A new machine vision standard, Camera Link HS (CLHS), has been released at the Vision Show in Boston, US (8-10 May). The standard, which is being overseen by the AIA, supports 2.1GB/s bandwidth per cable allowing up to 16GB/s with a maximum of eight cables. It also provides real-time triggering functionality.
The standard grew out of HS Link, an interface originally developed by Teledyne Dalsa for its high-speed cameras that exceed the bandwidth capabilities of Camera Link.
Speaking to Imaging and Machine Vision Europe, Michael Miethig, chair of the Camera Link HS committee and technical manager at Teledyne Dalsa, commented that the first applications will be those exceeding the bandwidth of Camera Link, although he added that it is also designed for the lower end with a fibre optic connection offering 300MB/s.
CLHS also provides real-time triggering capability, similar to Camera Link – the standard has some of the features of the original Camera Link, but it is a separate standard and not backward compatible.
It has a trigger jitter of 3.2ns and a latency of around 100-300ns. This is ideal for line scan applications and simplifies system design, as the latencies can largely be ignored because they are so short.
The standard is also designed to take advantage of CMOS image sensors, with the ability for frame-by-frame control due to the high-speed uplink. ‘That’s new to the market with CMOS,’ said Miethig. CMOS technology allows regions of interest to be read out of the focal plane array to speed up the frame rate. Windowing can be changed for each frame with CLHS.
The CLHS committee is also offering an Intellectual Property (IP) Core Solution that implements the message layer of the CLHS standard, the reason being, according to Miethig, ‘to reduce the support cost’. He said that releasing the Cores will reduce development risk, reduce time-to-market, and make it possible for end-customers to design frame grabbers and cameras with low risk. ‘There are a lot of benefits to the Core; there’s lots of engineering effort in there,’ he said, adding that any bugs will be resolved collectively through the user base. The target release date for the IP Cores will be 31 May.
Future development work on the standard, according to Miethig, includes better design qualification to give assurance of product interoperability and cabling distance. It will also include a frame header packet, allowing the camera to tell the frame grabber which windows are being sent rather than being a slave to the frame grabber.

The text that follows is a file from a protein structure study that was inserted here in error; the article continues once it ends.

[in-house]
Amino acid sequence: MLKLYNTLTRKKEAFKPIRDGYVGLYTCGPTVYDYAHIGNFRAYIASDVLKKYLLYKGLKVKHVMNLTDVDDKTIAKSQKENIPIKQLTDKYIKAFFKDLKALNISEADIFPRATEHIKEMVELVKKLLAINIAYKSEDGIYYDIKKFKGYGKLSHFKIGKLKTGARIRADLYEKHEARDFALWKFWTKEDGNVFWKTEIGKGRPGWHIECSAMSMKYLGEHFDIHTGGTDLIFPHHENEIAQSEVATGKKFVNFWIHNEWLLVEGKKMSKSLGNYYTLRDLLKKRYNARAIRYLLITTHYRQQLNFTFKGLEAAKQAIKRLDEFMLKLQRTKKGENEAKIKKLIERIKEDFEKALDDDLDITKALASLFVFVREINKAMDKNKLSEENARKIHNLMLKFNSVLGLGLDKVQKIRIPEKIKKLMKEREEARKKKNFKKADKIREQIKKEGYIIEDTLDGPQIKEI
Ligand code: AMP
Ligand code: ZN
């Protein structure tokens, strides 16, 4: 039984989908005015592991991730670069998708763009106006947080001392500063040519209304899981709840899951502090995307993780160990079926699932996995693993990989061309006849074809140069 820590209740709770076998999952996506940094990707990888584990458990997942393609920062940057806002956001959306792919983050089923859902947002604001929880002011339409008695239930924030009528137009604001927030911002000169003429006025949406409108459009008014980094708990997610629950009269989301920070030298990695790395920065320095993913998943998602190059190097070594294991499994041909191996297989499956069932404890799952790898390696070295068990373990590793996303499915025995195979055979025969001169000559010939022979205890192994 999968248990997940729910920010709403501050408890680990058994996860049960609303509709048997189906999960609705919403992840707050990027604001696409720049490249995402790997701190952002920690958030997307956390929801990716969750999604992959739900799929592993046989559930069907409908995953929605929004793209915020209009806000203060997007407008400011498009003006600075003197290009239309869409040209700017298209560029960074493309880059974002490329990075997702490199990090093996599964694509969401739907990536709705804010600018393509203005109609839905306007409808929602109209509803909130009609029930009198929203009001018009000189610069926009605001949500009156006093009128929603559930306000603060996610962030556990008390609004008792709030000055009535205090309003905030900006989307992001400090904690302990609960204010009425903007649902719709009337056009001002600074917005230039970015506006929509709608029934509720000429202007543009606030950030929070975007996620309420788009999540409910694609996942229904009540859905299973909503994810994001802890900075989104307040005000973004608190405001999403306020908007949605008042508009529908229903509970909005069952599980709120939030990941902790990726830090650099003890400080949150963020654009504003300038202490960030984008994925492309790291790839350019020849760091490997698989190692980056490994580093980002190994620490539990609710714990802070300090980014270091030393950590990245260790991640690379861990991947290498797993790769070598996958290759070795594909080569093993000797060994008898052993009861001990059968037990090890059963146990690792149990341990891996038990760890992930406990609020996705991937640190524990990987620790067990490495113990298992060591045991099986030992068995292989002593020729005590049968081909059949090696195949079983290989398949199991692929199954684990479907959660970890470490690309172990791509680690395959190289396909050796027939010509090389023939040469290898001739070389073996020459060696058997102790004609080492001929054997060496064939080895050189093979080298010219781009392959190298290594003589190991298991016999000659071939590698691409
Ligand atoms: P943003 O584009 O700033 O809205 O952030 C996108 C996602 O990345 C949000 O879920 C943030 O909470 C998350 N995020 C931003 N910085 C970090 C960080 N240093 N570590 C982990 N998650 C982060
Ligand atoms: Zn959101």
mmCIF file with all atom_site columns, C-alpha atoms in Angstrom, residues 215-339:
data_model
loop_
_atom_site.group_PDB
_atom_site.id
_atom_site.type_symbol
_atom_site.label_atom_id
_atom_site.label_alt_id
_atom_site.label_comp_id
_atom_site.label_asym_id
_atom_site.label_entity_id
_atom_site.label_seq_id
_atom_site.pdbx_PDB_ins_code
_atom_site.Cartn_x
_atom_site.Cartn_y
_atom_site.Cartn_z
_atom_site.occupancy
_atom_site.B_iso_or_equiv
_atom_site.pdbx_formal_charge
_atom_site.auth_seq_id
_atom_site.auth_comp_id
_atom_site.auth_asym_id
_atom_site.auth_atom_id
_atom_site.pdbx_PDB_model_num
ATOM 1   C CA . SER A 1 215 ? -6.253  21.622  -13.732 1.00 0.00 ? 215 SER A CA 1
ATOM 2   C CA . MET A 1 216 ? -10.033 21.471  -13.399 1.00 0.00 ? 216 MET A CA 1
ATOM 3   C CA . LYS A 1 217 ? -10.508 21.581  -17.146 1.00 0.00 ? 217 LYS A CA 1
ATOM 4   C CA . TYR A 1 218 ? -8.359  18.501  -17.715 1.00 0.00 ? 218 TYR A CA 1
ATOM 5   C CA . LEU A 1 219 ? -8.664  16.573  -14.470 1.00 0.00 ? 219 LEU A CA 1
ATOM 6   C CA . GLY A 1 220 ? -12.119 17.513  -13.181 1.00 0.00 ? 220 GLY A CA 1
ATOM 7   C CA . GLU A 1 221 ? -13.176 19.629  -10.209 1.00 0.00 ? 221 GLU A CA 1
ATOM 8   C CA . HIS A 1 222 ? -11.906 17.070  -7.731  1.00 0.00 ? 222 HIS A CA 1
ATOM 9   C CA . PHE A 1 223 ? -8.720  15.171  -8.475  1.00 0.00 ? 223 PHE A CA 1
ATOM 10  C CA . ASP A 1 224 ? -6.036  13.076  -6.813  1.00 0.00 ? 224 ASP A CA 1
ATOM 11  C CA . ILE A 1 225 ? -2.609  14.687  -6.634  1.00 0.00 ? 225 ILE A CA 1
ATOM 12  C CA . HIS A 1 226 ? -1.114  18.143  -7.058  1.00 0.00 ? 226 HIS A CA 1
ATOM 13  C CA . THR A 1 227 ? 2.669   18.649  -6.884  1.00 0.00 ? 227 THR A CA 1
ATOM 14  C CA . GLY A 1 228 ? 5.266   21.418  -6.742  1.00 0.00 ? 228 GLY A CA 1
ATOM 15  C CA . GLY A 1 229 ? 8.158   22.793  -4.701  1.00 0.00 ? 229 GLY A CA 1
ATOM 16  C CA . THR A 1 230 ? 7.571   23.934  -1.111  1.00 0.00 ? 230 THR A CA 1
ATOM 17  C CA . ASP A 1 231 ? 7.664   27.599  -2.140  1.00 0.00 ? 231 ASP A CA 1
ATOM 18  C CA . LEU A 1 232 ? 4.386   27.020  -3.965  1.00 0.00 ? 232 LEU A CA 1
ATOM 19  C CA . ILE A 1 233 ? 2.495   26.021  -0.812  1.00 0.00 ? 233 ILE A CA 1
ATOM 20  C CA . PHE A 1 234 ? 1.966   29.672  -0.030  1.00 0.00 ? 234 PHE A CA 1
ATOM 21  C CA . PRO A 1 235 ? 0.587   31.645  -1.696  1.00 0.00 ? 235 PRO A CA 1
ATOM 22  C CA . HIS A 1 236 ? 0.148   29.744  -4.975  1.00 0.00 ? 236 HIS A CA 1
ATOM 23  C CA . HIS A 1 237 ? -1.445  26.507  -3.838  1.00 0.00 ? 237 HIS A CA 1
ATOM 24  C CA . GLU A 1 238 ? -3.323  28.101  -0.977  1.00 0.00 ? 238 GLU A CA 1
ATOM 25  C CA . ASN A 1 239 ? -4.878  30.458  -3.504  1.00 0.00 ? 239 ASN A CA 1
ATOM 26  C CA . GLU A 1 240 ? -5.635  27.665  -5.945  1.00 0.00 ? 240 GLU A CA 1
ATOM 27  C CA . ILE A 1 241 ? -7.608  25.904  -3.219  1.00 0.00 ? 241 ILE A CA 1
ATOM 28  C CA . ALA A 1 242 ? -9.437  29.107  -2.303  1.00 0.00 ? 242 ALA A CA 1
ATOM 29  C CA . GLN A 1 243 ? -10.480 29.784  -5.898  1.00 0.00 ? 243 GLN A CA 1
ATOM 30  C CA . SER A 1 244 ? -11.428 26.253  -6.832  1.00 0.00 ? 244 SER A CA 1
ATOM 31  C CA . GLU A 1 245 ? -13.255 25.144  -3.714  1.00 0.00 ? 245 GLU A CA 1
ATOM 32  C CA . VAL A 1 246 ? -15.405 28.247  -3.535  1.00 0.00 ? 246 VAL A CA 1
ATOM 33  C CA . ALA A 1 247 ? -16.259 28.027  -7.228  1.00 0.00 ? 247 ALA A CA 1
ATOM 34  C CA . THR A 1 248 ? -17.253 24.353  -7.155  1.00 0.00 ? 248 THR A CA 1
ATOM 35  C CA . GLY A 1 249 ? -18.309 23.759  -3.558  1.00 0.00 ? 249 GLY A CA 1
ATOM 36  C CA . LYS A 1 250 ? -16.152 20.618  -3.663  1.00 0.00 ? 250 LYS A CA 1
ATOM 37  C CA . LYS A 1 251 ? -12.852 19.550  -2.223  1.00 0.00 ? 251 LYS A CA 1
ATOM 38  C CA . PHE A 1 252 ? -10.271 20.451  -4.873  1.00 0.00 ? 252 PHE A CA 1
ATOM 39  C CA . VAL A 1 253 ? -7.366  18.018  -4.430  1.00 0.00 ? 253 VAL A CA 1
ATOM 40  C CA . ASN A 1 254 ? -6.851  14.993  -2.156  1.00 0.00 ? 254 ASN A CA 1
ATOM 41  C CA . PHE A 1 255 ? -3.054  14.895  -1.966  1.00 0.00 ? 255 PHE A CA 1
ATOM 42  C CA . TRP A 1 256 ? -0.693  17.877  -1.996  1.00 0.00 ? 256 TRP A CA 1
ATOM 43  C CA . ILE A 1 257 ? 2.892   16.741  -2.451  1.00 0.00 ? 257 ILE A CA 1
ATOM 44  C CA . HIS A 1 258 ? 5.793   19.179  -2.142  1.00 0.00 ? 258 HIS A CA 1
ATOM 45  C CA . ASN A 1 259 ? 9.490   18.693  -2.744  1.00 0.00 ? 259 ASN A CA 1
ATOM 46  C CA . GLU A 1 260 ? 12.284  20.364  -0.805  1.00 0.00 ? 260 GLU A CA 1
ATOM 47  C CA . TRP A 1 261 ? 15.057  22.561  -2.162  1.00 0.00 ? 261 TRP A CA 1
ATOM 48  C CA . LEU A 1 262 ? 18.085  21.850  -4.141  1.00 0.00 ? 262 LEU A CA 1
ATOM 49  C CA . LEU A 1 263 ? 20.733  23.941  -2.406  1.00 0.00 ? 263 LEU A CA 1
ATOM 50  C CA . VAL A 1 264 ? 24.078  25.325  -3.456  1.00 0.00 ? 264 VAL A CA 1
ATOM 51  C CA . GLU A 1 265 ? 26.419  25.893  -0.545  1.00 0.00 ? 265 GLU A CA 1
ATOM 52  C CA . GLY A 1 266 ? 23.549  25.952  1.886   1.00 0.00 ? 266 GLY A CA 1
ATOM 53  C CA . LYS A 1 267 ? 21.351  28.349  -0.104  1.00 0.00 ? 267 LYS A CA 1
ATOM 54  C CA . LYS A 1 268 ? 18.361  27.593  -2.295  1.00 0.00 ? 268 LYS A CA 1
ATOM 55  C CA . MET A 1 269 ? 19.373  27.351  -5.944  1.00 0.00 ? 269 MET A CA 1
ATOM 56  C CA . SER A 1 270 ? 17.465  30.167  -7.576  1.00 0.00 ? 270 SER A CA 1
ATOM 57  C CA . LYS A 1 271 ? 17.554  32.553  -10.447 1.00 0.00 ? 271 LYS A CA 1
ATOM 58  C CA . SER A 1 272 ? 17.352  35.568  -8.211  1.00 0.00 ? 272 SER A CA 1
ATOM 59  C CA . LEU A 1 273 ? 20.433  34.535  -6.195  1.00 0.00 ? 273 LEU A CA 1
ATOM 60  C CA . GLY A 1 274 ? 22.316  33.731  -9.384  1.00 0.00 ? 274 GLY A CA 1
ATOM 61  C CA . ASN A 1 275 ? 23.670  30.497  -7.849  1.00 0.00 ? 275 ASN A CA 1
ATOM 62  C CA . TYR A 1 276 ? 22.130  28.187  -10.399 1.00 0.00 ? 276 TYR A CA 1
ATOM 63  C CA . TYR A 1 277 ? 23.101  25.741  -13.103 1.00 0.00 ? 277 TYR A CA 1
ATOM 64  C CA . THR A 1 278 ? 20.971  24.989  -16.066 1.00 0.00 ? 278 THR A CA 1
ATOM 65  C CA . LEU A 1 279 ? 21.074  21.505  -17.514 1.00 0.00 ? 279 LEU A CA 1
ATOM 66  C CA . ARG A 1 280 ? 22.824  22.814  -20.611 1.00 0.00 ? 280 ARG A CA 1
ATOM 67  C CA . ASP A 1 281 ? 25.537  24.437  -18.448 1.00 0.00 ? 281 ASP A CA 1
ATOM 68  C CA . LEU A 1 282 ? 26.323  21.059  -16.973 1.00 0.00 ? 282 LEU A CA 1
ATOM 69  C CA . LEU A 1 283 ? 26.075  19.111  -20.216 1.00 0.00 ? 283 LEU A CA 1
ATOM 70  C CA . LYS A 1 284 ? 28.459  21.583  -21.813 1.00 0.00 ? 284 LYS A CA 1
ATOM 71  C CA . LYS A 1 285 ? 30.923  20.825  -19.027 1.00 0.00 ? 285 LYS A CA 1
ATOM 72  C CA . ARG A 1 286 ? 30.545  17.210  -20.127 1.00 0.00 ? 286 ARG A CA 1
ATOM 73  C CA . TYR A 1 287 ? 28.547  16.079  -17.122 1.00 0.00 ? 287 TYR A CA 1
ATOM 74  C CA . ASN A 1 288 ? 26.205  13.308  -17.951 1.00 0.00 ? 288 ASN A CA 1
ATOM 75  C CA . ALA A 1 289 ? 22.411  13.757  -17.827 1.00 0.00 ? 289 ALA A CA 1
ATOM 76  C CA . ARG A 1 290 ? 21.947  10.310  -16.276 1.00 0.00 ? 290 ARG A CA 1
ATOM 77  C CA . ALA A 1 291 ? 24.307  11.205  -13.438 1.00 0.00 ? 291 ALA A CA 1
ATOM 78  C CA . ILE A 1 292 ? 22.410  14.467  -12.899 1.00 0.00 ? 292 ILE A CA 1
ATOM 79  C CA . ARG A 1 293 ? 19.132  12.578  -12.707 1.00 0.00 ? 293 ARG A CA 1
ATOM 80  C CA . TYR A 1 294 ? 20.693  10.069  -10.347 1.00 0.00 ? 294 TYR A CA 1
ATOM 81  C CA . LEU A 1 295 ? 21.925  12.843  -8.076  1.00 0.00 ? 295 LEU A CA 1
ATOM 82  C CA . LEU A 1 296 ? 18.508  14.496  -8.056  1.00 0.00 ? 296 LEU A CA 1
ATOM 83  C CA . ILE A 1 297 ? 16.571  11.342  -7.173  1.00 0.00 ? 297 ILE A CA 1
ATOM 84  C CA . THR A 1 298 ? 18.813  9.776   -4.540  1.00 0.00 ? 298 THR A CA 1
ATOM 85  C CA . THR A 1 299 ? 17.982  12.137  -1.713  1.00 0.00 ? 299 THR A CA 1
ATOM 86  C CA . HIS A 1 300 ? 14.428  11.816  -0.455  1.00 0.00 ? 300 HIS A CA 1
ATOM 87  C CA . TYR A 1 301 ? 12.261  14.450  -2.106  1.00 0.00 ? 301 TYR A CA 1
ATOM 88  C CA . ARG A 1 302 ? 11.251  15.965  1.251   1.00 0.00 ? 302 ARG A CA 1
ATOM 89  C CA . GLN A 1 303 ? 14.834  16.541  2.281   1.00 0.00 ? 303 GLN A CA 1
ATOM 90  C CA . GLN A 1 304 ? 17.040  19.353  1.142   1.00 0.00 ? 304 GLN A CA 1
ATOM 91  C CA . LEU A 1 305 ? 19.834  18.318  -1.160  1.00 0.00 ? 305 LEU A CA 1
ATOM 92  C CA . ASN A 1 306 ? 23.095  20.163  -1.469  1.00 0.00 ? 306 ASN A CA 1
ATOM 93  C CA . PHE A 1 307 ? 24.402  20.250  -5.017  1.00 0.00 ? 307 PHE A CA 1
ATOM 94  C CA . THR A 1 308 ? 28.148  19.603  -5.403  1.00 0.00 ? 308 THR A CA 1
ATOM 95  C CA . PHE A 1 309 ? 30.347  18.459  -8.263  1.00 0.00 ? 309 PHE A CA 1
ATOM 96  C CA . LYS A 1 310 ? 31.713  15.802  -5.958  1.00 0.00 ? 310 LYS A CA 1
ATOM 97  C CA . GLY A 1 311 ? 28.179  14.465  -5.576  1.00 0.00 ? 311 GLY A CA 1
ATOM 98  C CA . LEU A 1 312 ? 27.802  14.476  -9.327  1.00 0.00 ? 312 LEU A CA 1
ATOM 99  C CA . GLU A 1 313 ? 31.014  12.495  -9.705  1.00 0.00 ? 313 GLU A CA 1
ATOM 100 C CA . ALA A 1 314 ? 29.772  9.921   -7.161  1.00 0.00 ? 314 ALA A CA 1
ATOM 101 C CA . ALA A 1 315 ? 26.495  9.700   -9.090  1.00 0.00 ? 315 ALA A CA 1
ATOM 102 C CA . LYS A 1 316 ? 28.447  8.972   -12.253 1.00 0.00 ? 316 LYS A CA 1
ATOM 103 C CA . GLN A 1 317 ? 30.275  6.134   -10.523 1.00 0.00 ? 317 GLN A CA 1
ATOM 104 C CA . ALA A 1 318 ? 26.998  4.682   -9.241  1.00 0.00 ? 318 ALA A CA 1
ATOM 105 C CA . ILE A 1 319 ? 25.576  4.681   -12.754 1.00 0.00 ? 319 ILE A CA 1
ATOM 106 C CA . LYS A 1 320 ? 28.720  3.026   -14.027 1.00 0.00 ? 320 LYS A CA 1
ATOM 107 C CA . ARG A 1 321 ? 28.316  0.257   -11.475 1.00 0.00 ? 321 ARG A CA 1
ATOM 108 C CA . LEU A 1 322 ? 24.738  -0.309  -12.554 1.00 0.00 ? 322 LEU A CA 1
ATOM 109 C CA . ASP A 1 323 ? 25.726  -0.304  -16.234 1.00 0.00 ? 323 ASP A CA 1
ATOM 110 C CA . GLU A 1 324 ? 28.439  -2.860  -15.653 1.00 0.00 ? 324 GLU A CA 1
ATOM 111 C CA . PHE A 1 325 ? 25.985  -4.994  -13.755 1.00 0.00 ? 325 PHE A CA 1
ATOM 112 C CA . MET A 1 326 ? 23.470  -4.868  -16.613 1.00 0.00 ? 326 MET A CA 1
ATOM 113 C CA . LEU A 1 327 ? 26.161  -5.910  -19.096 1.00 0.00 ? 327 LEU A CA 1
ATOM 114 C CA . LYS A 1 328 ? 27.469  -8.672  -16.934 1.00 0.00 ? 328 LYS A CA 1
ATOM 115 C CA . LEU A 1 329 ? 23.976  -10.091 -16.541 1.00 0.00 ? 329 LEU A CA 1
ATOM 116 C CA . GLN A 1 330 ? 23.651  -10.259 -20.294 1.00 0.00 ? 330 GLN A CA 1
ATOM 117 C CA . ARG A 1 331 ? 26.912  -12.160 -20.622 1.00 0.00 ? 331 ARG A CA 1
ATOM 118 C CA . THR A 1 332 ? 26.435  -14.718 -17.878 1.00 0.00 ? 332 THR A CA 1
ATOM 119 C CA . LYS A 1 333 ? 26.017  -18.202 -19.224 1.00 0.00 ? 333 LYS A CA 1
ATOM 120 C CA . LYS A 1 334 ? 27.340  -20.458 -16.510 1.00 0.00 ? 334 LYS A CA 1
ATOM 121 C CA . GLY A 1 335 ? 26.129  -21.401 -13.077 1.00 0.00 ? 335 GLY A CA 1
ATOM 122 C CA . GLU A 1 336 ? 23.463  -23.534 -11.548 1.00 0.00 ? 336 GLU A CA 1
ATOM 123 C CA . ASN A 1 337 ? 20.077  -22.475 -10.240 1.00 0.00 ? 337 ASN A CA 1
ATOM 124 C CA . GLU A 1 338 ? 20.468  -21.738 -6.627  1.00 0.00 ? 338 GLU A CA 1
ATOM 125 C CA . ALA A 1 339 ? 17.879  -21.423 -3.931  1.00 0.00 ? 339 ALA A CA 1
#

In a couple of years the committee will also look at higher density fibre optic connectors, Miethig said. ‘I think fibre optic will be the media of choice in a few years as the cost really starts to come down. And for long distance, fibre optic is cheaper than copper,’ he stated, adding ‘we’re hitting the limits of copper cabling in terms of bit rates’.
The Camera Link HS subcommittee is made up of camera, frame grabber and cable companies. The current participants are: 3M Company, Anafocus, Basler, Bitflow, Components Express, Gidel, Great River Technology, Intercon 1, JAI, Matrox, Mikrotron, National Instruments, PCO Imaging, Silicon Software, Stemmer Imaging, Teledyne Dalsa, and Toshiba Teli.
This release, the planned release of USB3 Vision at Vision 2012 in Stuttgart in November, and the relatively recent release of CoaXPress at the beginning of 2011, has seen three new machine vision standards introduced in reasonably quick succession. It will take time to determine how Camera Link HS and the other new standards will find their place in the market (see the feature article 'Setting standards', in the April/May issue of Imaging and Machine Vision Europe for further discussion on connectivity).